If the past month has been a tough climate for investors, it's been brutal for shareholders of e-commerce giant Amazon.com (AMZN -2.56%). In the wake of another high-growth but profitless quarterly report, the market battered Amazon's shares. It feels like 2014 all over again.

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But embedded deep within Amazon's 10-K is a fascinating disclosure that could have massive implications for Amazon and the e-commerce industry's future competitive balance.

Amazon targets UPS and FedEx?
In the annual filing, Amazon cited logistics and fulfillment companies such as UPS (UPS 0.02%) and FedEx (FDX 1.37%) as potential competitors, for the first time ever. "Our current and potential competitors include ... companies that provide fulfillment and logistics services for themselves or for third parties," Amazon stated.

That statement brought up the long-running question of whether Amazon plans to begin competing directly with the likes of FedEx or UPS by establishing its own global fulfillment infrastructure. As reported in The Wall Street Journal  last month, Amazon has had discussions with air-freight logistics companies, including Atlas Air Worldwide Holdings and Air Transport Services Group, about potentially leasing as many as 25 Boeing air cargo planes. It's long been rumored that Amazon has wanted to reduce its reliance on third-party logistics providers, which hold a lot of control over the company's ability to coordinate its complex supply-chain operations.

Amazon has already begun using its own trucks, drivers, and couriers to cover the so-called "last mile" of getting orders to customers' doorsteps. So it's not a stretch to think Amazon is laying the foundation for its own delivery infrastructure, a strategic imperative that I think could pay long-term dividends in terms of the company's competitive positioning.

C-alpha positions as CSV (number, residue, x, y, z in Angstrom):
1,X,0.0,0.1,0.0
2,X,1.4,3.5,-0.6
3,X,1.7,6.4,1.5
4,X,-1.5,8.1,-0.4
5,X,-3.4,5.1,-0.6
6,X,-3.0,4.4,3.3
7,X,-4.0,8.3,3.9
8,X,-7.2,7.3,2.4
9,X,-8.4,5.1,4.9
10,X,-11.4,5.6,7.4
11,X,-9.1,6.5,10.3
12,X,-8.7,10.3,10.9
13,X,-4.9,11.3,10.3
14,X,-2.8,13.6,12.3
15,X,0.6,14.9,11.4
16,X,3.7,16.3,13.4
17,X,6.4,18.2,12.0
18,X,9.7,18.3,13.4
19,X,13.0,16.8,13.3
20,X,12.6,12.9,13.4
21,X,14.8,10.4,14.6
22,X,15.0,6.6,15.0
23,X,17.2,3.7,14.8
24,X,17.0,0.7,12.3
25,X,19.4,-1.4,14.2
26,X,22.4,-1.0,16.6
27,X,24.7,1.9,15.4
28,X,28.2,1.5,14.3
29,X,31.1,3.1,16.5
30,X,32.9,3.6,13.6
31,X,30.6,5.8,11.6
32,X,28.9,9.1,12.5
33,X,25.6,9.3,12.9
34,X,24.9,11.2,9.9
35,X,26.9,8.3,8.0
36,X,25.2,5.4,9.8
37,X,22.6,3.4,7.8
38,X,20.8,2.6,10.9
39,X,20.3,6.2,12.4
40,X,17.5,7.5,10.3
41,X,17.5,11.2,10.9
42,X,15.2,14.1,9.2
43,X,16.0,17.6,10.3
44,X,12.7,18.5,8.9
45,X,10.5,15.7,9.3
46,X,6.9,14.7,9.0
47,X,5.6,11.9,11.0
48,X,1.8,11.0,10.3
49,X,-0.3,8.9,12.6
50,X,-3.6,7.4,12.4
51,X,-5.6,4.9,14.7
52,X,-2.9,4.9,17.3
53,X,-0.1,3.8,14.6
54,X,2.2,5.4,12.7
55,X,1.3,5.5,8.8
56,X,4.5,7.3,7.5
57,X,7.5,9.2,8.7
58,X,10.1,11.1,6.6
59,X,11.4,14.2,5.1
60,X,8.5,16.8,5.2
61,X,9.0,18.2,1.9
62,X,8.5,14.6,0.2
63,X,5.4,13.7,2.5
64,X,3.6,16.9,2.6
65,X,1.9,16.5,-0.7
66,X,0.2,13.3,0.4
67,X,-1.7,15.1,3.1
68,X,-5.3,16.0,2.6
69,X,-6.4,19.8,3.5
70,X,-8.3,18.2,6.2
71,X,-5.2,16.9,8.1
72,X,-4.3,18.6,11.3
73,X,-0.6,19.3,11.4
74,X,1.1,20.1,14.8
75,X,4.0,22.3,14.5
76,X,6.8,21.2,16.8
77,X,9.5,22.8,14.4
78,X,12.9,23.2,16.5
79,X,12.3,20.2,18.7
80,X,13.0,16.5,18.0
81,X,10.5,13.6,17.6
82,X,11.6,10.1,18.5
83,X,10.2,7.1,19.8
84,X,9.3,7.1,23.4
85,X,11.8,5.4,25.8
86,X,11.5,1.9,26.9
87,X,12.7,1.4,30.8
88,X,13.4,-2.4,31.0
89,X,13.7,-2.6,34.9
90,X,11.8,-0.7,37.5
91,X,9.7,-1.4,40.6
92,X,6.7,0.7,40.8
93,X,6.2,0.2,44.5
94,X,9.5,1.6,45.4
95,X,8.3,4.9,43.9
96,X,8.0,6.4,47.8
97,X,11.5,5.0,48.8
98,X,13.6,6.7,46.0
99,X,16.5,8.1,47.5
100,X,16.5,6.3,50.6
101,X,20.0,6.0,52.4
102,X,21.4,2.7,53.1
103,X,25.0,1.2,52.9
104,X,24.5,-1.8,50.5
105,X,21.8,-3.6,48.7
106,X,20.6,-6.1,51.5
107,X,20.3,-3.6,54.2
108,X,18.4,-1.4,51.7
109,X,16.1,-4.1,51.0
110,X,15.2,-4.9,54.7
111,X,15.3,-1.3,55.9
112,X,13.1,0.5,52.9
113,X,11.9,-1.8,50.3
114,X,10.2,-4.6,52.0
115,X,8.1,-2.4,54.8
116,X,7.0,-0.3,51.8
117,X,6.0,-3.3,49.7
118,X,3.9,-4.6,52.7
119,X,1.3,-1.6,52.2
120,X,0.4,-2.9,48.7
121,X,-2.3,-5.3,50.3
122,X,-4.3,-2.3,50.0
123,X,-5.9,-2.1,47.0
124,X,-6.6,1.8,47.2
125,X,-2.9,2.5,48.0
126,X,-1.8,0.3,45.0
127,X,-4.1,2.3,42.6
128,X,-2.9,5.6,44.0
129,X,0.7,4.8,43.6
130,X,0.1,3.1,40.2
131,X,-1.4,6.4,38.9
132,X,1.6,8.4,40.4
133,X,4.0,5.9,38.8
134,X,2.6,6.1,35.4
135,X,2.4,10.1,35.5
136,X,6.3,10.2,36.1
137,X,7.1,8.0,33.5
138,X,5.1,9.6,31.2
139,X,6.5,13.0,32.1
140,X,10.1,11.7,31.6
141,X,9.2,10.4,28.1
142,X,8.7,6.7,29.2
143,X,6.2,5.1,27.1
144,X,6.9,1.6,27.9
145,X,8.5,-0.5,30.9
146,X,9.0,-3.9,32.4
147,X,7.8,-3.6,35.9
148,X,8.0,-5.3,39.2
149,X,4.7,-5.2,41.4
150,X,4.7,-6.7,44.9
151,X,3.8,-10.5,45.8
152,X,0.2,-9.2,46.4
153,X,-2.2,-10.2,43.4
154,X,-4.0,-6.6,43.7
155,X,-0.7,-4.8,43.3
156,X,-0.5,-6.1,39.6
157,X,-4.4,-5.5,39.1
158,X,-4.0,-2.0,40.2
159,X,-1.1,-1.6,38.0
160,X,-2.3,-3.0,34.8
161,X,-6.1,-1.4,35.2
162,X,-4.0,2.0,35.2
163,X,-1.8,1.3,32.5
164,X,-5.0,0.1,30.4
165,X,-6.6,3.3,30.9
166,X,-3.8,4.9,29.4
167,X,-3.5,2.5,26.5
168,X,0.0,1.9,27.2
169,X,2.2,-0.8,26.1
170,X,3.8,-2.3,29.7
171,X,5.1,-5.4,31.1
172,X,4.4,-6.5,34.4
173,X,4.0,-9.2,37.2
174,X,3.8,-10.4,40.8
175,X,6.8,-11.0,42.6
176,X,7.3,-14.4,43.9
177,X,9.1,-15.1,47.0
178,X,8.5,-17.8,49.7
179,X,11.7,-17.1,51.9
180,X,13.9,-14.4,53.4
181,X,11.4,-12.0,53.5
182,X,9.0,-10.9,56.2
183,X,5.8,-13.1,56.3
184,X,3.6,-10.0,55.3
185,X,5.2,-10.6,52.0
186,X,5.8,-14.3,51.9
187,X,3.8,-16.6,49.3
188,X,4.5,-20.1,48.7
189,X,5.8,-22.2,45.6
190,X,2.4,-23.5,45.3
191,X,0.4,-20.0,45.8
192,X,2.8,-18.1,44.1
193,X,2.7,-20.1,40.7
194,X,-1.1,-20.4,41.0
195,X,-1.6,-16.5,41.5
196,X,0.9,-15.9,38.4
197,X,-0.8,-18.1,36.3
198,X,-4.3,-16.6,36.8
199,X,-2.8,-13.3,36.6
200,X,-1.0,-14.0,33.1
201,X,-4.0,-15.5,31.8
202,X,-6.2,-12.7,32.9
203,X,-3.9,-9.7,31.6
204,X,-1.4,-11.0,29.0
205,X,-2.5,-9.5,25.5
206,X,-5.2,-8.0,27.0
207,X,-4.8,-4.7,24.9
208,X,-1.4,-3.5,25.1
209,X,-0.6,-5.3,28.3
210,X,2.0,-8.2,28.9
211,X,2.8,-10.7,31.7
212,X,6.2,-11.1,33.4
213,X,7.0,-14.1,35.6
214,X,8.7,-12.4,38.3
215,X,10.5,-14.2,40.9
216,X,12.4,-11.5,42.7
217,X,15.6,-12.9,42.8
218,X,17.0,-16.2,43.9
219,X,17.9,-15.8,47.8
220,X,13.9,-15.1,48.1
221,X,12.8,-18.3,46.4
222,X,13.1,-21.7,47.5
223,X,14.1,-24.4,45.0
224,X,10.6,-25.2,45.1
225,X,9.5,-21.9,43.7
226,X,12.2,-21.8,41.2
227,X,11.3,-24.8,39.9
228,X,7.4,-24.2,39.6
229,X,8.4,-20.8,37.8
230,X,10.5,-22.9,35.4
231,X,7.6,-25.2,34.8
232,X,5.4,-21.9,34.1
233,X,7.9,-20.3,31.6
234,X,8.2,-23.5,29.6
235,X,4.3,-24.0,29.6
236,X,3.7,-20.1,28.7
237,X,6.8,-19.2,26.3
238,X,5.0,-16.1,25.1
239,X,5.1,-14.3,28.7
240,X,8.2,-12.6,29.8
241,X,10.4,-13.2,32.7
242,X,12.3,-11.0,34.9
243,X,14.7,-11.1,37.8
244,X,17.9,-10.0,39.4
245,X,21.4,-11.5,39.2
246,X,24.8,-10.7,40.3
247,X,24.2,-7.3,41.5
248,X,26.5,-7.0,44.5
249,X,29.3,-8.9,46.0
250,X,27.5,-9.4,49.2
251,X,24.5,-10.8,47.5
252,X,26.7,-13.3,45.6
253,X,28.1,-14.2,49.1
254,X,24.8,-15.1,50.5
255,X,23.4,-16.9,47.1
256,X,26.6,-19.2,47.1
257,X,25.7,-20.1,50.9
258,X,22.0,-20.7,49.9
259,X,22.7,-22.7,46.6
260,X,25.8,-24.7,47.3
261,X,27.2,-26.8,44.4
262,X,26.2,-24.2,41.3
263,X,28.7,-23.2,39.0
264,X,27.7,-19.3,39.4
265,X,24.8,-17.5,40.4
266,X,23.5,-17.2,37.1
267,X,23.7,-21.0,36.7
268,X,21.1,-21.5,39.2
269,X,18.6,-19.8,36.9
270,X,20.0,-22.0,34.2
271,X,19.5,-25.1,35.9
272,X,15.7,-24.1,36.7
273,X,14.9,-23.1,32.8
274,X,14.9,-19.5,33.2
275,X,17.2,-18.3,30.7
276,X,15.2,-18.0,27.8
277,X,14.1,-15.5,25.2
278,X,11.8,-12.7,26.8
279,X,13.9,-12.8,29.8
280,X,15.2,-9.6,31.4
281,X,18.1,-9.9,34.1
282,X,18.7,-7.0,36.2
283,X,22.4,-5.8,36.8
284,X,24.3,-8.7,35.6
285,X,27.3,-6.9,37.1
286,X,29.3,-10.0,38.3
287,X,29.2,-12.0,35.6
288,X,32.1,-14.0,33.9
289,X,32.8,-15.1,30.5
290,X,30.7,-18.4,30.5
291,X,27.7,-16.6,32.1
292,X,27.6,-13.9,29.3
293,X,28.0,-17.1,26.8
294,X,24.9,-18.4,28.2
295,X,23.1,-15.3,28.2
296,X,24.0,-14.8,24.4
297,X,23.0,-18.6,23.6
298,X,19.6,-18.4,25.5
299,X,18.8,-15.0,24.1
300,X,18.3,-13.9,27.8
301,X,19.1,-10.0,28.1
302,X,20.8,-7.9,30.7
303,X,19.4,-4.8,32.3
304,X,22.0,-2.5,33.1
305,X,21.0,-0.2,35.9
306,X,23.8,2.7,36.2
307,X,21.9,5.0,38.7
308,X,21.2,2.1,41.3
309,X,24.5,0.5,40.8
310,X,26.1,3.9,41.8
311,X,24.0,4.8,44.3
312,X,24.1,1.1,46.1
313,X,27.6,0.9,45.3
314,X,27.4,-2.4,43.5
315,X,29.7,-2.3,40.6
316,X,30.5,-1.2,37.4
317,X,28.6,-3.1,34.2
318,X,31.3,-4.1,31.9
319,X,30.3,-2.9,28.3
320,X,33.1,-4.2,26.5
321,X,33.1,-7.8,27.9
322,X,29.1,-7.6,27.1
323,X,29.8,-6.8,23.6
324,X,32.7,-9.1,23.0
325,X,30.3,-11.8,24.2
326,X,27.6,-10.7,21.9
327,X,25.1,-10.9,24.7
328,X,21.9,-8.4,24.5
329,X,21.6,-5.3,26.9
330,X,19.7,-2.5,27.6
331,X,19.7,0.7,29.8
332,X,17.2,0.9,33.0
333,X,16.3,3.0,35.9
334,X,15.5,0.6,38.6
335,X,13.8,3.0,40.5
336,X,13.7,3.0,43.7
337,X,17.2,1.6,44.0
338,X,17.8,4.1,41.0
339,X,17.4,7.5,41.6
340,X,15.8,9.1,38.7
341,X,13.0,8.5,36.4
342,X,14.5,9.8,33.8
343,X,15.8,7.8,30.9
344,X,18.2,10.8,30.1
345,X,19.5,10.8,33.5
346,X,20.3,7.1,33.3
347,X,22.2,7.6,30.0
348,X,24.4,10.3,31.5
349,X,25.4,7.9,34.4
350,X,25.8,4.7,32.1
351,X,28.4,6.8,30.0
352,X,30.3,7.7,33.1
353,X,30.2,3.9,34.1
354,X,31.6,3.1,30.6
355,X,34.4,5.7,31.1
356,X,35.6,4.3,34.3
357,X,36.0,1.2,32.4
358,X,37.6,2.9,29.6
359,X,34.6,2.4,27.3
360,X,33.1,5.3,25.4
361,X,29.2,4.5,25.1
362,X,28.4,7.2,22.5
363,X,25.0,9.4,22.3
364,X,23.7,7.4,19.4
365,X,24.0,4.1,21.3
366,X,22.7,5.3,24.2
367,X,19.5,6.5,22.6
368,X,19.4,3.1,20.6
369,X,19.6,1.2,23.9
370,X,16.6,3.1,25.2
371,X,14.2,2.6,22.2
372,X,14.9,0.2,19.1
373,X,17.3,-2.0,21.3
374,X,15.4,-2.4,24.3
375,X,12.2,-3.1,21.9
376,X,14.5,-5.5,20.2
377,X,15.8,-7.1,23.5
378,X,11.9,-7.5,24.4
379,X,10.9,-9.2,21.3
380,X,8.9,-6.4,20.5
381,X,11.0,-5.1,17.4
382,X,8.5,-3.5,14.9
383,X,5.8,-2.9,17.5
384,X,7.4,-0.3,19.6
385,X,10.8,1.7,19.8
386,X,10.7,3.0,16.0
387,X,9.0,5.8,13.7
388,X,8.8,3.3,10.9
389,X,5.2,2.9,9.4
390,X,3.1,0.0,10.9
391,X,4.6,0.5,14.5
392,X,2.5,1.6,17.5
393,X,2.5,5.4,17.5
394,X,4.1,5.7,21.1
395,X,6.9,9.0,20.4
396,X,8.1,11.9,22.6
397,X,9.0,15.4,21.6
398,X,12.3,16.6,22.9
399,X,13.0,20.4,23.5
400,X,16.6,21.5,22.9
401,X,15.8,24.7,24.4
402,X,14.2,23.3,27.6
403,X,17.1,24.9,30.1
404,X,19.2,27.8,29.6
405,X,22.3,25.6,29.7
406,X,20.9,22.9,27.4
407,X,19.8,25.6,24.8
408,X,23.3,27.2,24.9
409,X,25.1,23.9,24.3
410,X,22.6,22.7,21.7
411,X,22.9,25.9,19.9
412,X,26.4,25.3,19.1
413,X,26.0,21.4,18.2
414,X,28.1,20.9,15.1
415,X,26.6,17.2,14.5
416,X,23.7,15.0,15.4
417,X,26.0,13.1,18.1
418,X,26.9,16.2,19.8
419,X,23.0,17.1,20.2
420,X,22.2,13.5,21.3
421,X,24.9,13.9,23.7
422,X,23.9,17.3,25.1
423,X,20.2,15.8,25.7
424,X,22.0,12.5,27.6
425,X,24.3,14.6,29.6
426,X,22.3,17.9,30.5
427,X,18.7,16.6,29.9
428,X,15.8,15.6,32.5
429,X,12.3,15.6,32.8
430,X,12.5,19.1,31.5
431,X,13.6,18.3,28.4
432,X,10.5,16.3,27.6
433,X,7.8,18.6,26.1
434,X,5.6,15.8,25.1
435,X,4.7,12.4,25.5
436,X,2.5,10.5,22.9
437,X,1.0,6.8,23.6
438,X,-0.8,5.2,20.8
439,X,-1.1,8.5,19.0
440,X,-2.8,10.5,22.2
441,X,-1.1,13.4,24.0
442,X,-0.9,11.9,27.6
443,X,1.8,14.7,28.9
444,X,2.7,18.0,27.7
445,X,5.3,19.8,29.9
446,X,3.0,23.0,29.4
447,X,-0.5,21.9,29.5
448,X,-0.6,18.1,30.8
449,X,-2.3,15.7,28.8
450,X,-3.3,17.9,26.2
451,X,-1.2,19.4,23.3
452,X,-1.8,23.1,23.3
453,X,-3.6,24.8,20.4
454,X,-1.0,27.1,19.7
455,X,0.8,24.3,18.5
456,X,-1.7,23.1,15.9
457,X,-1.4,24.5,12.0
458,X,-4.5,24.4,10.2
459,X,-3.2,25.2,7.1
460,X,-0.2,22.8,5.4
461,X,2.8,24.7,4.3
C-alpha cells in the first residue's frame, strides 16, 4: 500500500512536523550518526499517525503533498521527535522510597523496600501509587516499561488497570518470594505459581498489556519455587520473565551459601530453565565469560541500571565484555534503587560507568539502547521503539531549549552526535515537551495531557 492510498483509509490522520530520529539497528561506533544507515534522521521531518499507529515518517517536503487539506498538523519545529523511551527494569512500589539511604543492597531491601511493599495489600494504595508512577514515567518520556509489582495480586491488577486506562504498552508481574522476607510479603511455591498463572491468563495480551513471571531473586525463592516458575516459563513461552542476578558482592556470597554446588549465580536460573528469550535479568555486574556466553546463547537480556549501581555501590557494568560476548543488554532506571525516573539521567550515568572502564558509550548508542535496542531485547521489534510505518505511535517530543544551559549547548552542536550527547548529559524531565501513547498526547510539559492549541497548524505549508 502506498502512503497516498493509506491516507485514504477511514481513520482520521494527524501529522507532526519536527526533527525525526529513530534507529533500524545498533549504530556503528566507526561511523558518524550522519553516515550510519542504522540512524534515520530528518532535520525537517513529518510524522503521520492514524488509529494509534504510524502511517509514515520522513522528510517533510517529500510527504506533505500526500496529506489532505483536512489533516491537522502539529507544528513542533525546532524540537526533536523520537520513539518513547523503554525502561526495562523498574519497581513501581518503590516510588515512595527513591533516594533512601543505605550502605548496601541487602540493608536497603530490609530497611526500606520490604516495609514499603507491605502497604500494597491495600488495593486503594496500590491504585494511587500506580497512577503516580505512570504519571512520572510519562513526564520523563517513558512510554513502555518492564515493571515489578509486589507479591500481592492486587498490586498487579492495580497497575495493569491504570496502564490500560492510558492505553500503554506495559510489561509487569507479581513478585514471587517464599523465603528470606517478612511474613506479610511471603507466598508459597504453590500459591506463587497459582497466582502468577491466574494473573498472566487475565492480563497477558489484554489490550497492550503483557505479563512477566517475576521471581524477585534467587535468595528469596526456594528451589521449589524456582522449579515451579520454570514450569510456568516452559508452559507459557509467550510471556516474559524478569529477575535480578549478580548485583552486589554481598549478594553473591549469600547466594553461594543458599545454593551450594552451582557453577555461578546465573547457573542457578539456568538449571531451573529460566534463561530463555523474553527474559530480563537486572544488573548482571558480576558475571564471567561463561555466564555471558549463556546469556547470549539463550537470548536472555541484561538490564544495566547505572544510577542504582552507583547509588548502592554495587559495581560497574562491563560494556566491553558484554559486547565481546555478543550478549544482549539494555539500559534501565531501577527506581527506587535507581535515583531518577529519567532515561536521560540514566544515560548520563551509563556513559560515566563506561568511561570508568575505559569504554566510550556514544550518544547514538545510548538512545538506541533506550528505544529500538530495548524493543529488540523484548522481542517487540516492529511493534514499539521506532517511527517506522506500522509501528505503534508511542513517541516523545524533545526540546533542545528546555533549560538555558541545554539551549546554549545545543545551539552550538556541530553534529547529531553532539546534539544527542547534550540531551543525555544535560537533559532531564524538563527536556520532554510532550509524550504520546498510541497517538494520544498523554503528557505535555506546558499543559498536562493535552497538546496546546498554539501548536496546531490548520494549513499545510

Source: Amazon.com.

Winning the long game
Expanding its own logistics and fulfillment capabilities would serve Amazon well. For starters, there's the obvious benefit of weaning itself off relying on third-party providers such as FedEx and UPS. And if Amazon itself can become a provider of logistics and delivery infrastructure for other companies in the process, Amazon could also lower its cost structure in the process.

What we'd be seeing is part of the genius of Amazon. Both with its own e-commerce site and the servers it needs to power them, Amazon has been able to create additional revenue streams to finance its own operations by allowing third-party companies to pay to tap into its various platforms. The two most obvious examples are third-party listings on Amazon.com and its Amazon Web Services cloud business. Running its site and servers costs Amazon and its investors money, but the company offsets some of those expenses by using its infrastructure to generate revenue from third parties. It follows that Amazon would again seek to do so with logistics as well.

In a low-margin business like retail, Amazon's ability to find unique solutions to lower its cost basis is one of its greatest competitive advantages. Reducing shipping costs will allow Amazon to further lower prices within its core e-commerce business, which in turn translates to increased sales growth and market share for the already formidable company. So while this move remains in its early stages, this is the kind of measured experimentation I love seeing Amazon consider.